Hunger strike

Since April 17—Palestinian Prisoners’ Day—over 2000 Palestinian prisoners in Israeli Prisons are on hunger strike in protest of the practice of administrative detention, which means that prisoners are detained indefinitely without trial.

Some of the prisoners have been hunger striking for much longer. Yesterday Amnesty International issued an urgent action alert for two prisoners, Bilal Diab and Thaer Halahleh, who’ve been hunger striking for 68 days. Both of them are in grave danger of dying, and doctors from Physicians for Human Rights – Israel have been denied access to see them.

I can’t stop thinking about Shareen Halahleh, Thaer Halahleh’s wife, and their daughter Lamar. Lamar’s father has been in prison since before she was born. This isn’t an unusual situation in the 67 territories—incarceration is part of every family’s story. I really recommend reading Bekah Wolf’s account of her husband’s administrative detention to get a glimpse of what it means to have loved ones in Israeli prisons.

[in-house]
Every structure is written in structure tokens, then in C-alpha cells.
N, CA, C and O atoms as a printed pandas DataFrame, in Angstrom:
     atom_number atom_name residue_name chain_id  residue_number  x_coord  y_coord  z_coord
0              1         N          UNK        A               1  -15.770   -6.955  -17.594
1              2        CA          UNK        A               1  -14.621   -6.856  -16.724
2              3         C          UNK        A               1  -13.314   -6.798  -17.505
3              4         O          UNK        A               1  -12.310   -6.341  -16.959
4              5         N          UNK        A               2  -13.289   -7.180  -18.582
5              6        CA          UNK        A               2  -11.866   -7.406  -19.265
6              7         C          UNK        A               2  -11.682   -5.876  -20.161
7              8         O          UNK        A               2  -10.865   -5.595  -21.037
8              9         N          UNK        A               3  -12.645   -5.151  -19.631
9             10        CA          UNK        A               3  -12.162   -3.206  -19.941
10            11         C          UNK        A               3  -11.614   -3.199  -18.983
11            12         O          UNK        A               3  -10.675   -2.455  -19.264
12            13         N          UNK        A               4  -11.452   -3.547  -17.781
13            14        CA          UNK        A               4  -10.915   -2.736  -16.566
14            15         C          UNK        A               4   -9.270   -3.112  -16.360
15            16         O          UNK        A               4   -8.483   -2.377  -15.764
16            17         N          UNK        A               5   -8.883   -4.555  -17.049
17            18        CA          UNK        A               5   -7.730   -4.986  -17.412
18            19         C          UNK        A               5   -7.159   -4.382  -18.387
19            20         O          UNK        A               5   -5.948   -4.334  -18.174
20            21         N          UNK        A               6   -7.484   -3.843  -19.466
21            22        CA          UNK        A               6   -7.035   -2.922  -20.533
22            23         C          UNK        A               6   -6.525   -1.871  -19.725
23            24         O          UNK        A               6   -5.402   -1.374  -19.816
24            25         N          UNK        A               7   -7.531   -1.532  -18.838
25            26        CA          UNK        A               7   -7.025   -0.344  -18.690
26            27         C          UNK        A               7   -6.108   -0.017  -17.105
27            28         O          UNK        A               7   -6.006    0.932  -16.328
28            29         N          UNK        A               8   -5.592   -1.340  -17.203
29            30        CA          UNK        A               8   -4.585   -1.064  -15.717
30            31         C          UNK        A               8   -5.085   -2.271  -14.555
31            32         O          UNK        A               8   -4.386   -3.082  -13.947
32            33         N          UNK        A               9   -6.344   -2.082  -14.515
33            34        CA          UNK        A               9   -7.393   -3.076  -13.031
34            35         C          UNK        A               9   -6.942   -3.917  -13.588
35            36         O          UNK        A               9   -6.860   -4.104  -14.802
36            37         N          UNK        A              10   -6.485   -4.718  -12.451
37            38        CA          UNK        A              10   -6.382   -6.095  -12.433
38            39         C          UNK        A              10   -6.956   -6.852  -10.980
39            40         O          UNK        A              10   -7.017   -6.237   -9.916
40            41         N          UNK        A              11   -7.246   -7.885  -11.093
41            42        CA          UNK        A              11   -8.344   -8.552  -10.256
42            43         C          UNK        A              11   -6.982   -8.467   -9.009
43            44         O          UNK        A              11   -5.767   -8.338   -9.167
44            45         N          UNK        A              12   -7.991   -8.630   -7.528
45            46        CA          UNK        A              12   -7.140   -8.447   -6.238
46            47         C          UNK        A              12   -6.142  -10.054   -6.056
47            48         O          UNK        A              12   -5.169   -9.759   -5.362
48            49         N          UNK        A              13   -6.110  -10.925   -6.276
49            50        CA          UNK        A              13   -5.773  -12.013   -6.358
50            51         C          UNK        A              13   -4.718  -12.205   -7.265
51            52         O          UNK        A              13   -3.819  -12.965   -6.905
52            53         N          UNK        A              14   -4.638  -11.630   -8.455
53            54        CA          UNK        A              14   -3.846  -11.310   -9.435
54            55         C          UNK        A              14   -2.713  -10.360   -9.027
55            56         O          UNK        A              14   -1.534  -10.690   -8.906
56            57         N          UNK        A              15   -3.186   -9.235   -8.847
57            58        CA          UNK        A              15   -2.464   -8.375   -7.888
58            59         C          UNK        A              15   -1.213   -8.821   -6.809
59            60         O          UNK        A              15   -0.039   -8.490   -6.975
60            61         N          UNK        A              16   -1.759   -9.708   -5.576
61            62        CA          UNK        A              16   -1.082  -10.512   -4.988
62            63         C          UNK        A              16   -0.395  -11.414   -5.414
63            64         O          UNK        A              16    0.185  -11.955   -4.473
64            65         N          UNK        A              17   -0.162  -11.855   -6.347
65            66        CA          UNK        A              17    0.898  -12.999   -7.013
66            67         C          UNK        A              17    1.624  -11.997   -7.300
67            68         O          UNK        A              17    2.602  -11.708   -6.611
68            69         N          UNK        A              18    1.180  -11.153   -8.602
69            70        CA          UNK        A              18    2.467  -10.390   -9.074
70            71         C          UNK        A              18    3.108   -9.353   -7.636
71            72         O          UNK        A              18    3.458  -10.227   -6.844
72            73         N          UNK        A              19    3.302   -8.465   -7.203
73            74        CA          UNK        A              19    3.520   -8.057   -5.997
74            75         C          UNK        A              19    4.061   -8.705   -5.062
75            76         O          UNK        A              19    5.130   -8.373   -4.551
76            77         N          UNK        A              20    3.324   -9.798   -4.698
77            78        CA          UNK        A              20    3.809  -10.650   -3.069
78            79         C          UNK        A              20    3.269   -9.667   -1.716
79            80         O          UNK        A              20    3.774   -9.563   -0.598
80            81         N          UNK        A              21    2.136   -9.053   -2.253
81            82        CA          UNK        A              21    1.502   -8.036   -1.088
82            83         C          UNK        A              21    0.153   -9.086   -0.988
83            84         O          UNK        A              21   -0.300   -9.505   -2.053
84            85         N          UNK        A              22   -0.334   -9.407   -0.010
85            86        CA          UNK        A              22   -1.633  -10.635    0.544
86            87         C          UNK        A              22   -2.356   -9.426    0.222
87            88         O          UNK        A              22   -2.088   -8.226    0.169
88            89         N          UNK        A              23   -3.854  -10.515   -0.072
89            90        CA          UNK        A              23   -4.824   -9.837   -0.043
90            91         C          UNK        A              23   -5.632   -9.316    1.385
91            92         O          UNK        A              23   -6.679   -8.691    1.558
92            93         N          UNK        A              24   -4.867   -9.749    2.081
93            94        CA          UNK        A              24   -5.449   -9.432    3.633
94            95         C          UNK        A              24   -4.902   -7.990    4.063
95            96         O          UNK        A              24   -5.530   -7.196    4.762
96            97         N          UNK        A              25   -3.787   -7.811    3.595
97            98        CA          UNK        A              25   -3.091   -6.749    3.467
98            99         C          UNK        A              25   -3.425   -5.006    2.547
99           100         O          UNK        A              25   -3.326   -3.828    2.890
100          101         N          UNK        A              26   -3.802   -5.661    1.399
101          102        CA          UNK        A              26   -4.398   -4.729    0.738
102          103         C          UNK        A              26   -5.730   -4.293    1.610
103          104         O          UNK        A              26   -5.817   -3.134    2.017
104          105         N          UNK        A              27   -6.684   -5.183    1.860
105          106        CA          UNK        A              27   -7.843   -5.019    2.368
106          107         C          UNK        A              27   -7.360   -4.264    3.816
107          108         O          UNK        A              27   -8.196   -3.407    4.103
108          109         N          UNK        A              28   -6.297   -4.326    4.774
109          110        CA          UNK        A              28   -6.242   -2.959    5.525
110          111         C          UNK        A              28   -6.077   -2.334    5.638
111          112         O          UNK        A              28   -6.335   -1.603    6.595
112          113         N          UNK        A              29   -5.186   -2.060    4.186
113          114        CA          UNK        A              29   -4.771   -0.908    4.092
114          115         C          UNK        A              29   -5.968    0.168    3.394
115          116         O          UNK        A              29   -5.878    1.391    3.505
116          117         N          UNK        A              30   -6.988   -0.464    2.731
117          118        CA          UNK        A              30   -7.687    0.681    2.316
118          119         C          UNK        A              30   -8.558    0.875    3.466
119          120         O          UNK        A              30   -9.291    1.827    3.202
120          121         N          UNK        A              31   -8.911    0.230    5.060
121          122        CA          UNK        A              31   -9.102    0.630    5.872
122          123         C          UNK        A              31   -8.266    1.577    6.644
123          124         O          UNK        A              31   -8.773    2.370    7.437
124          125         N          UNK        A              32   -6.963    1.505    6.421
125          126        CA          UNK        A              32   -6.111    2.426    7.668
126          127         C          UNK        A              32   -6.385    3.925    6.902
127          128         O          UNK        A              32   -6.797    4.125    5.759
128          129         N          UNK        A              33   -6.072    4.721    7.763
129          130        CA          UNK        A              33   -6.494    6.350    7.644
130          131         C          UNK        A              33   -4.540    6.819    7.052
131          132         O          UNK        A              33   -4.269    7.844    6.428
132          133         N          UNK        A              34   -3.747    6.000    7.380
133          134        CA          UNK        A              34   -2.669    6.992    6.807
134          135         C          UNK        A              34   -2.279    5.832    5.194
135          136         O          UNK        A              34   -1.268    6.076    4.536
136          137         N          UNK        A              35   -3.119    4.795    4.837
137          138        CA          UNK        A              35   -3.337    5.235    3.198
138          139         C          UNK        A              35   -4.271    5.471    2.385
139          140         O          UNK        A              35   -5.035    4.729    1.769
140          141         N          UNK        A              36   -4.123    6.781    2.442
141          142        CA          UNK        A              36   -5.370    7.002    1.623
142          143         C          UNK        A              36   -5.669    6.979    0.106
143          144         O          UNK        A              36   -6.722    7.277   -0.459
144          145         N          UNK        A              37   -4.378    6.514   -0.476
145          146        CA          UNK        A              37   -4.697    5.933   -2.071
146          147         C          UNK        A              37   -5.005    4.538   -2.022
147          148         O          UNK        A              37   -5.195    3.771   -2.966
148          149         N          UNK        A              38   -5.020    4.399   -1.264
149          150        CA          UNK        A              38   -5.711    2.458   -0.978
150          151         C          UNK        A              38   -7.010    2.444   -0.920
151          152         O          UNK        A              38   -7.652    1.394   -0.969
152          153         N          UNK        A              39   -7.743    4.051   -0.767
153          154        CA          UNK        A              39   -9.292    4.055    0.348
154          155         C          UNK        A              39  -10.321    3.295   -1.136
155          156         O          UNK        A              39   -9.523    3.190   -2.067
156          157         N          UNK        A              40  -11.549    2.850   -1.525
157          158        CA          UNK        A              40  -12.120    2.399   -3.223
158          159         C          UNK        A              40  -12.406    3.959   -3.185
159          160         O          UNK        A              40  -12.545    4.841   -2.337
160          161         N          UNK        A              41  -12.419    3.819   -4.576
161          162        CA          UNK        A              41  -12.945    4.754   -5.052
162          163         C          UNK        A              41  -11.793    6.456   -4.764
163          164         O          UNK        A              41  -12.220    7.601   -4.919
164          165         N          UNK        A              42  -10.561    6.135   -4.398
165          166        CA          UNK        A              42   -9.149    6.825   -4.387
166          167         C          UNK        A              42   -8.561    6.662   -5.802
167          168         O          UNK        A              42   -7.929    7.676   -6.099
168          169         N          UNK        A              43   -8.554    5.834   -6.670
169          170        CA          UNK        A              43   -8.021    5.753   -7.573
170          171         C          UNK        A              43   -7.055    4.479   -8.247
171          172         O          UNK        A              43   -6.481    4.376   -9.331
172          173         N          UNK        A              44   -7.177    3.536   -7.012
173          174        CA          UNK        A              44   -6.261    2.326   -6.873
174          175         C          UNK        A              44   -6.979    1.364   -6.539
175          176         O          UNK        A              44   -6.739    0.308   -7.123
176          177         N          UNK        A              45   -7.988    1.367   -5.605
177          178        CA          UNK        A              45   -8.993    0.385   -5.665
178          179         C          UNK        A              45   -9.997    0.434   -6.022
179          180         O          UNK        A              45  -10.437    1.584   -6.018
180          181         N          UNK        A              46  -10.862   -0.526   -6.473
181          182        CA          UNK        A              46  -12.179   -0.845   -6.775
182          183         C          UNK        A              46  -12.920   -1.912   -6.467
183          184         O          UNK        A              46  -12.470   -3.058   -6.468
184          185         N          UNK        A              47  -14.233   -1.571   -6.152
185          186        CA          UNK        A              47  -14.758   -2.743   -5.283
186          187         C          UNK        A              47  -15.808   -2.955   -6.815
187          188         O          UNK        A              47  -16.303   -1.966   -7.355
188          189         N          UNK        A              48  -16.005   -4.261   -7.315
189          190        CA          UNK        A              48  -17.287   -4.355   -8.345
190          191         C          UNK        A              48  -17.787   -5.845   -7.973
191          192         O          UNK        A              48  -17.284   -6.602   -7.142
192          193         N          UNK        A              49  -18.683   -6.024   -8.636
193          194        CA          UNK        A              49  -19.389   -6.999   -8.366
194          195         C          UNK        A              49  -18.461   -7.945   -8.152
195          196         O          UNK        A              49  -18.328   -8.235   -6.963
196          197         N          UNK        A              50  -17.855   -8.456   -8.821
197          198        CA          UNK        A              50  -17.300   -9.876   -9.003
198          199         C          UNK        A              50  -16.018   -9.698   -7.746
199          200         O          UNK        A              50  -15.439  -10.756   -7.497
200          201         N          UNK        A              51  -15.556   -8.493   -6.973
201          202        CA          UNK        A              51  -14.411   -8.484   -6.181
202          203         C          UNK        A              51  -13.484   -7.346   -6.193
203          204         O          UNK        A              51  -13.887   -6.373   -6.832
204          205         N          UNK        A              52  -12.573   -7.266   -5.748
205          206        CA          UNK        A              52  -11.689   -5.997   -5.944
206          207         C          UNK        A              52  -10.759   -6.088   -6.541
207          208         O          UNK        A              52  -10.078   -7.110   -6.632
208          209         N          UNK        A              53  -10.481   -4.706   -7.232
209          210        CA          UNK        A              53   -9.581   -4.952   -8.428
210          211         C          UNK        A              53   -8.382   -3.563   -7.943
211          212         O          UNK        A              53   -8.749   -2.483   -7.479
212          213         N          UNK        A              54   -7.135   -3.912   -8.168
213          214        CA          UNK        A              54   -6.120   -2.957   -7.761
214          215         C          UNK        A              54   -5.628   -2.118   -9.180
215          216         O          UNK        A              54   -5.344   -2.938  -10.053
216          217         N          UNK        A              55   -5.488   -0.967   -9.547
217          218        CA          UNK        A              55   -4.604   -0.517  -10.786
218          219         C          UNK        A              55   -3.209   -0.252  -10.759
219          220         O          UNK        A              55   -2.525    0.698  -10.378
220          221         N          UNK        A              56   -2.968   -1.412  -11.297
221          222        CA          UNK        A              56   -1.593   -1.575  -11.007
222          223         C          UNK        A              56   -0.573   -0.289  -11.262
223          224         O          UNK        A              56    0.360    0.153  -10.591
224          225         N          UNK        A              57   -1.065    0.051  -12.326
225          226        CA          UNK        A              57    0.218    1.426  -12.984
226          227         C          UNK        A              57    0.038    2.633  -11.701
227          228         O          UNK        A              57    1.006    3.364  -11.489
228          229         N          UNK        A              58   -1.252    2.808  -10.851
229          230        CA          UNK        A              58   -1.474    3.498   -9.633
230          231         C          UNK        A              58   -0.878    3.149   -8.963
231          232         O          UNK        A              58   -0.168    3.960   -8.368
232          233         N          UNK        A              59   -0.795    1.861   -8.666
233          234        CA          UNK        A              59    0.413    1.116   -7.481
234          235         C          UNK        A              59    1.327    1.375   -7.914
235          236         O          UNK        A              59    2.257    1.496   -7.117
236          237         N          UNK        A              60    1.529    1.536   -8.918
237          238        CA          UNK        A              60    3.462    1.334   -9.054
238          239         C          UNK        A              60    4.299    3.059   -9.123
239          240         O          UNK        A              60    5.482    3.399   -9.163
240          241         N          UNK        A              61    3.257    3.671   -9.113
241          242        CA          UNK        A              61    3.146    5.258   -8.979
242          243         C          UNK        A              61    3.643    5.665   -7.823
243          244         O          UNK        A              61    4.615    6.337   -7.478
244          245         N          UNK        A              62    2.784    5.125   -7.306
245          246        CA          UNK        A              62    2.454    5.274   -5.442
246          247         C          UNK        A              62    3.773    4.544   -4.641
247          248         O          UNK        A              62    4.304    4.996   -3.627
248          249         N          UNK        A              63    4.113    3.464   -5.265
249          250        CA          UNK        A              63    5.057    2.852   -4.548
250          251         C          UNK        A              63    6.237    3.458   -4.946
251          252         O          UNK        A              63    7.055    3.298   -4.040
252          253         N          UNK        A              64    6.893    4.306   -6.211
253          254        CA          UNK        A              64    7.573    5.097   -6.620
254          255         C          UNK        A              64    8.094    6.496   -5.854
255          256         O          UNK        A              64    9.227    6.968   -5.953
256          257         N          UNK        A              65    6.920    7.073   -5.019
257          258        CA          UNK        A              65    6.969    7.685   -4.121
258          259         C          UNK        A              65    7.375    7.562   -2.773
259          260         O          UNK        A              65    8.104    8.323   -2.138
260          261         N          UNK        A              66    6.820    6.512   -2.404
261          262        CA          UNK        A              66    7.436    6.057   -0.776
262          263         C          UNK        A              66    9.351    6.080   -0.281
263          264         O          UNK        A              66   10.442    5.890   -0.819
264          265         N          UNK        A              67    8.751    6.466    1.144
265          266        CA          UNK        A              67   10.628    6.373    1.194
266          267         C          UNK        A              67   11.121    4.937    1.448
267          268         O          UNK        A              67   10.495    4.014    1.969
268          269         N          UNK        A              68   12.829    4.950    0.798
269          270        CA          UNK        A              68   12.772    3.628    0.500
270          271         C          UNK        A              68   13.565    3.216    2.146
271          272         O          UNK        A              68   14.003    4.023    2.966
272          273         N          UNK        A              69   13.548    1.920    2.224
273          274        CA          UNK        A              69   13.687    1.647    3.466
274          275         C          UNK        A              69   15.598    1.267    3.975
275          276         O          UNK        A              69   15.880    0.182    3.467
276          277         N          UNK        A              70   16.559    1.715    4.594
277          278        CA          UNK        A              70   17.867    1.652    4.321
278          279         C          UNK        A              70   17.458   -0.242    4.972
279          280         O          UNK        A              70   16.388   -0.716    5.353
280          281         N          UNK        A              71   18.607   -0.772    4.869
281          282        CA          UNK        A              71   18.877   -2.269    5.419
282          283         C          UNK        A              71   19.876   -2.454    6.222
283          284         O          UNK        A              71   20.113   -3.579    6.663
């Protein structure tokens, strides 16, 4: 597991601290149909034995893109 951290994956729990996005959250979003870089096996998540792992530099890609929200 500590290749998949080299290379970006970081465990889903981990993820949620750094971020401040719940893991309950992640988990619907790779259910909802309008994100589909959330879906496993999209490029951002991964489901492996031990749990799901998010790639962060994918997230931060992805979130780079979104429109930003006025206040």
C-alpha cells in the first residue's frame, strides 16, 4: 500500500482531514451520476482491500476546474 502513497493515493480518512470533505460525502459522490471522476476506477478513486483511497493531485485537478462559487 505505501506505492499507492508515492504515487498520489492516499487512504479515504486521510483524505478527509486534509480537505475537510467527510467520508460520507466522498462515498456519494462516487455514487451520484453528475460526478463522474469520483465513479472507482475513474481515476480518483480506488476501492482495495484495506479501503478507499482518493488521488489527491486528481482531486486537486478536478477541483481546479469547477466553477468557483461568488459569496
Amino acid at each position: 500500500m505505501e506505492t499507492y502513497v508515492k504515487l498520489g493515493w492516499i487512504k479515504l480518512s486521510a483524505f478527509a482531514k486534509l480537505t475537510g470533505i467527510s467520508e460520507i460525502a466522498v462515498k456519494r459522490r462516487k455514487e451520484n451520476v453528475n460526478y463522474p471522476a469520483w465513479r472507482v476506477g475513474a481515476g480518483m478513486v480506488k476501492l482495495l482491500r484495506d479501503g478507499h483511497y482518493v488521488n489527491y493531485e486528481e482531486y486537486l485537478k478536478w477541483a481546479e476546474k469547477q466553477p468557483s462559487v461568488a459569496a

Incidentally yesterday was the anniversary of Bobby Sands’ death. He died of starvation in a British prison after a 66-day hunger strike. Sands famously said that ‘our revenge will be the laughter of our children’. I hope Thaer Halahleh gets to go home and hear his daughter’s laughter soon. Especially because right now the only alternative is death.

Since I can’t possibly say it too many times, I’m going to say (again) that ending administrative detention isn’t enough. Administrative detention is an integral part of the occupation. The most basic prerequisite for peace is an end to the occupation, the return of the 1948 refugees and a system of government that doesn’t privilege Jews over Palestinians.

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